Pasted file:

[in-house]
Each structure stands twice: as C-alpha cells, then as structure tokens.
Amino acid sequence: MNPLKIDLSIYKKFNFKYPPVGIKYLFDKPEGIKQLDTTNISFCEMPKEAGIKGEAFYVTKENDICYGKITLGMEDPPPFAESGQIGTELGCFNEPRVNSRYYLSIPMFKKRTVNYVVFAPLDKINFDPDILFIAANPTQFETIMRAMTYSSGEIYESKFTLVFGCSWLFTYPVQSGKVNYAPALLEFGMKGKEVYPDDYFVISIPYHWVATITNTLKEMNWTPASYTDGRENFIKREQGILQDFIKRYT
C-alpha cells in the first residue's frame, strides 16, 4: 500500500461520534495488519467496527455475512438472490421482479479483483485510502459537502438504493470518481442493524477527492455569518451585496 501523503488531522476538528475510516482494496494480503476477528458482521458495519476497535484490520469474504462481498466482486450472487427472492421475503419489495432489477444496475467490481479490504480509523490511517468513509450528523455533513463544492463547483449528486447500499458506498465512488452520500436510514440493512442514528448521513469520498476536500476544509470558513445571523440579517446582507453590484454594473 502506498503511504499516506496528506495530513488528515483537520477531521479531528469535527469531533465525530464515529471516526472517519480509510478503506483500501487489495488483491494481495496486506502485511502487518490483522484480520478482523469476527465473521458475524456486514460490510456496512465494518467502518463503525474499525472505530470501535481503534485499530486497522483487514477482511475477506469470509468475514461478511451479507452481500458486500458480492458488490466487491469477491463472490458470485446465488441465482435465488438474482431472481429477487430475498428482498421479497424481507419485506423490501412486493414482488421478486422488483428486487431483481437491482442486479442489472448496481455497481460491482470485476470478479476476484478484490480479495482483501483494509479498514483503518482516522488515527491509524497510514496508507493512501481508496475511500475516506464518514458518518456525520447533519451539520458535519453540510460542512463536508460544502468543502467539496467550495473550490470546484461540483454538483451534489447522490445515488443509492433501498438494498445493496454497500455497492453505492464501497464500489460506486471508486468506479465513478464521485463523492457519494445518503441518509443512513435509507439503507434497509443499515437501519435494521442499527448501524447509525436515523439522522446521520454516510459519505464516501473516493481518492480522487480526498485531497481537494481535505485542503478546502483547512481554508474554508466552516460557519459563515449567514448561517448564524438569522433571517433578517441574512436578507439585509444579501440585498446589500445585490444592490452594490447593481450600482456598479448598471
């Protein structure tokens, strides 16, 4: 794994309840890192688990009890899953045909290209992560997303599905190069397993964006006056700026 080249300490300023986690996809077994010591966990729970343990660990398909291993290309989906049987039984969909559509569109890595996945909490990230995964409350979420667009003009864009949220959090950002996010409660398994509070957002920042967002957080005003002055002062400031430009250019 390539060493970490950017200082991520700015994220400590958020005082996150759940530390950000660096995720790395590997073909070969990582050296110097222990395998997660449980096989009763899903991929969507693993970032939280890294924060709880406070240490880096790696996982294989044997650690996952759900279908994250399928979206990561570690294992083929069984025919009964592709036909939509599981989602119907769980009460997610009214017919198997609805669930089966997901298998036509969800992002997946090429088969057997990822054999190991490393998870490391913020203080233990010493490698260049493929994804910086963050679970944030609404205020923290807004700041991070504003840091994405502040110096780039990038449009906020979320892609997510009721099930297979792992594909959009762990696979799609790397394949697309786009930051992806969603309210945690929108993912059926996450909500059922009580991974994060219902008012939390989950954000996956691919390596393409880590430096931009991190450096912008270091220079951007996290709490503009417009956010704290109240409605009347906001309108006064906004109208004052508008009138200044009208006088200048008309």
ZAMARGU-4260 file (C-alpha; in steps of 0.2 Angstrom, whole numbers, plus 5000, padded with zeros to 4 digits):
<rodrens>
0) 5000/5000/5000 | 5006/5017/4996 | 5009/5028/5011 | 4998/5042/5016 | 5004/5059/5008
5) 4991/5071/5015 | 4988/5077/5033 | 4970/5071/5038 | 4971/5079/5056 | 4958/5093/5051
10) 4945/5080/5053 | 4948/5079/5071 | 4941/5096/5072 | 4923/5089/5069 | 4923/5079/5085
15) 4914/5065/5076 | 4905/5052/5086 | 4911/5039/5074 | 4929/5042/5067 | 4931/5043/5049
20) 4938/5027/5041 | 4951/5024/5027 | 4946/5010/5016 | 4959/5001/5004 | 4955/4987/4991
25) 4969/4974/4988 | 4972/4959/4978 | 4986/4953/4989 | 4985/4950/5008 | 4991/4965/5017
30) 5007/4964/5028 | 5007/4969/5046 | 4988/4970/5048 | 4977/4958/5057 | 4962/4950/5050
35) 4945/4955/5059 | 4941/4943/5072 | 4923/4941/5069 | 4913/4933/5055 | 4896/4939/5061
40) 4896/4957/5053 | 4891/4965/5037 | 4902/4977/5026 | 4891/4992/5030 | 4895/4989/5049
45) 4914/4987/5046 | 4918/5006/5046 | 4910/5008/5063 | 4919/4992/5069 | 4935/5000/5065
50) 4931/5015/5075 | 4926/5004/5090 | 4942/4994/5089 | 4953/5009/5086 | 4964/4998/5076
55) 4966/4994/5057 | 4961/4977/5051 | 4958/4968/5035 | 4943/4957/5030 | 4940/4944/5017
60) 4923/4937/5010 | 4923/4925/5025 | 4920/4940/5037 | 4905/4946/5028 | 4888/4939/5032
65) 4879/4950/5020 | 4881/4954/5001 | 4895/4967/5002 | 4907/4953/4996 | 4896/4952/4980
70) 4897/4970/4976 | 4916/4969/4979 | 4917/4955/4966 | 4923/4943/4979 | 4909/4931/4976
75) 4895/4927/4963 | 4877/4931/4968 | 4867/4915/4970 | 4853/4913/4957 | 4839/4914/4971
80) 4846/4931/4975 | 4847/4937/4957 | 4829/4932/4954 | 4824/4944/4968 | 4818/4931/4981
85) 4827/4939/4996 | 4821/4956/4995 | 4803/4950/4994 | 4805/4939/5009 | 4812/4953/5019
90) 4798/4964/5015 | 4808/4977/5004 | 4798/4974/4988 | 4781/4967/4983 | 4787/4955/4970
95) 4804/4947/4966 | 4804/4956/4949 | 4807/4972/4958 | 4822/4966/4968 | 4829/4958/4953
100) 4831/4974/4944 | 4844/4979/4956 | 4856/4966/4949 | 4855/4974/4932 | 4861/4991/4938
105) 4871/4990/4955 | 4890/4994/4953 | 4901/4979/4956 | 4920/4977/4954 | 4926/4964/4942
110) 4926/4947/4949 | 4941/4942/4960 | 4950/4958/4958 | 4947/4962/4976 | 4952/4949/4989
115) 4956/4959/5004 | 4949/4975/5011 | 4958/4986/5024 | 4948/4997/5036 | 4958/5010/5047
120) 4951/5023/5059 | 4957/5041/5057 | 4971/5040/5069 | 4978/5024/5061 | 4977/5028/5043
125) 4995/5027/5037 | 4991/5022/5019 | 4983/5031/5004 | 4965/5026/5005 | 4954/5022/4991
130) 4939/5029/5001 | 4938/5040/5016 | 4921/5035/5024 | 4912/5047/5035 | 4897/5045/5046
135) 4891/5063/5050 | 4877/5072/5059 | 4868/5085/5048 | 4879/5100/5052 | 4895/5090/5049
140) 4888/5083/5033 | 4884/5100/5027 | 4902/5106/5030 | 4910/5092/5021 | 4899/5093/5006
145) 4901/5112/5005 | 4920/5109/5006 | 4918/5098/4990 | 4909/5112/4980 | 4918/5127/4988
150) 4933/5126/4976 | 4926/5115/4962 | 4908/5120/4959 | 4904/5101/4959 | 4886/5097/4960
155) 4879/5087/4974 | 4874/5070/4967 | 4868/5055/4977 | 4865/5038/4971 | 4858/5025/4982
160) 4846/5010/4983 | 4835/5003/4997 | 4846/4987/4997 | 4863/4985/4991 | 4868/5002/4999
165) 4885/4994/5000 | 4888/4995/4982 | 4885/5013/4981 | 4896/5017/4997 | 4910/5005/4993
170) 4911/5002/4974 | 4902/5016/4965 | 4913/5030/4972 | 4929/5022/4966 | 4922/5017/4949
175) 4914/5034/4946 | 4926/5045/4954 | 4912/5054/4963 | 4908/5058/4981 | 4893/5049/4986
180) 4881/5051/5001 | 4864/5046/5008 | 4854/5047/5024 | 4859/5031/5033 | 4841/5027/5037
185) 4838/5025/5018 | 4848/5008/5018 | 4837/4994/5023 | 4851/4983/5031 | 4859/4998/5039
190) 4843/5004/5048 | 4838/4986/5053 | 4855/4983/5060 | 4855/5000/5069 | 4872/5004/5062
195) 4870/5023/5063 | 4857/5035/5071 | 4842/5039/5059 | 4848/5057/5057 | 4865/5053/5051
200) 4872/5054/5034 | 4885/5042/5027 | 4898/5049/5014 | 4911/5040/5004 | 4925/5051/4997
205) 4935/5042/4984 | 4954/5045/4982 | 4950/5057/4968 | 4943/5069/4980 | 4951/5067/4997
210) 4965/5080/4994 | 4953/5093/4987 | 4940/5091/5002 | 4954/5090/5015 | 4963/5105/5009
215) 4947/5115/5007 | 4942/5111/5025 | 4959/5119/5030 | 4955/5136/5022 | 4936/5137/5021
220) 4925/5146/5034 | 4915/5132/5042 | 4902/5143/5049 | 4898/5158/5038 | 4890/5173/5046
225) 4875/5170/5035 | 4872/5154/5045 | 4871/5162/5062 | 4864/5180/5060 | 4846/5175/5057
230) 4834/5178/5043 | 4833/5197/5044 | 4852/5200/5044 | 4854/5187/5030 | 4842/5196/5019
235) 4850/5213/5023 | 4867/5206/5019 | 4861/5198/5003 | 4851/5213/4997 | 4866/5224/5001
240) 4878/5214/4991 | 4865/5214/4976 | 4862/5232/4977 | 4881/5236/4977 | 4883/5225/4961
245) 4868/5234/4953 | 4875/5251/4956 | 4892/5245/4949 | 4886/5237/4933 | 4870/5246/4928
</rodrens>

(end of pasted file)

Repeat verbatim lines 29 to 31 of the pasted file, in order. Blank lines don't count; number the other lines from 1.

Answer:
105) 4871/4990/4955 | 4890/4994/4953 | 4901/4979/4956 | 4920/4977/4954 | 4926/4964/4942
110) 4926/4947/4949 | 4941/4942/4960 | 4950/4958/4958 | 4947/4962/4976 | 4952/4949/4989
115) 4956/4959/5004 | 4949/4975/5011 | 4958/4986/5024 | 4948/4997/5036 | 4958/5010/5047